Batman Gżirjan was a co-created and community-focused artistic and research project, carried out by the artist Kristina Borg. The setting of the process was the maritime town of Gzira, in Malta. The main aim of the project was to raise awareness within the community of their relation with the heritage surrounding them (and their urban environment in general), through creative means, tackling their memories as well as the current perspective of two groups of local participants. The research workshops evolved in a final co-created performance. The pandemic posed many challenges to the research and performative side of the project.
The project is curated and directed by a local artist and involved at different levels three organisations.
Kristina Borg is a freelance visual and socially engaged artist, a spacemaker and an art educator/lecturer. She holds a Bachelor’s degree in Art Education from the University of Malta (2009) and a Master’s degree in Visual Arts and Curatorial Studies from the Nuova Accademia di Belle Arti, Milan (2015).
Acting on the Margin: Arts as Social Sculpture (AMASS) is an arts-based action research project that aims to create opportunities for people to come together and accompany artists as agents in creative projects and interpretations, through participatory approaches, to generate social impact through policy recommendations. This project has received funding from the European Union’s Horizon 2020 research and innovation programme under grant agreement No 870621 and involves partners from 6 universities from Malta, Czech Republic, Hungary, England, Sweden and Finland and 2 civil society organizations from Portugal and Italy.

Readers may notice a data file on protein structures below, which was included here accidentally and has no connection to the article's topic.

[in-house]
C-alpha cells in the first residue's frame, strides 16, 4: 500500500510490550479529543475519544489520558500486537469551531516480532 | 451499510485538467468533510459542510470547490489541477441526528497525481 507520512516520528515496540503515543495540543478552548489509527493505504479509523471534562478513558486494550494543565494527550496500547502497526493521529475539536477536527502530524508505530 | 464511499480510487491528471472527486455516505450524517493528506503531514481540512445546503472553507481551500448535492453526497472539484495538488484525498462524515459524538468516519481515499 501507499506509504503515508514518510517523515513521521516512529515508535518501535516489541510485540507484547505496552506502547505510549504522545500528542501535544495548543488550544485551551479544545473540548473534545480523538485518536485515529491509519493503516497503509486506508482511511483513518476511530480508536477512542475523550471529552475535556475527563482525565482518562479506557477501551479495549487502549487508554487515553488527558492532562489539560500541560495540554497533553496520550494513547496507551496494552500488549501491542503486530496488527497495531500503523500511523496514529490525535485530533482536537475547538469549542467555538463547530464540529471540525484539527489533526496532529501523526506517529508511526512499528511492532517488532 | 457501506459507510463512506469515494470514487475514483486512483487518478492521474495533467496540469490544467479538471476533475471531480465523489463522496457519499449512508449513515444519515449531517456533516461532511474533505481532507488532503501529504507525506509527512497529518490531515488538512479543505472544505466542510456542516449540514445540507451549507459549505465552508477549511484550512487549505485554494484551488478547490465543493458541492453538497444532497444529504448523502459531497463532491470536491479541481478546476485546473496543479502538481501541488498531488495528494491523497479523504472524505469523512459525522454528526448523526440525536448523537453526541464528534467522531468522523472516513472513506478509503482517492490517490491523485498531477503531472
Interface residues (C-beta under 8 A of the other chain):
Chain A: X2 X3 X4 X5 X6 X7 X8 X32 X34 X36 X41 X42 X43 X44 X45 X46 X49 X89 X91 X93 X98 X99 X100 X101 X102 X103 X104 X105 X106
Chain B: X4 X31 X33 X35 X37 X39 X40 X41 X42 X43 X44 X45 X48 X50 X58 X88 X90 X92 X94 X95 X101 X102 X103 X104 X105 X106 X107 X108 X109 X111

Flimkien għal Ambjent Aħjar (FAA) – is a not-for-profit, non-governmental organisation, that lobbies for the preservation of Malta and Gozo architectural and rural heritage as well as to ensure a healthy quality of life.
Inħobbu l-Gżira – A community pressure group that was born specifically as a response to the proposed MIDI masterplan for Manoel Island (Gzira). This masterplan does not consider the needs and amenity of the Gżirjani or of the town itself.
Batman Gżirjan was a socially engaged art-research project stemming from the collaboration of a local artist with a group of locals and fishermen in Gżira – a busy and changing seaside town in central Malta. It examined how the apparently never ending overcontrutions affected inhabitants. The artist and the community employed different creative methods (journal keeping, writing, photovoice, digital means) to document the town’s transformation as experienced through the locals’ senses and through their participation in the project itself. The research workshops evolved into a co-creative community performance piece in public space in Gżira in September 2021.
The documentation process has as much importance as the performance itself, as a support to the narrative of the project.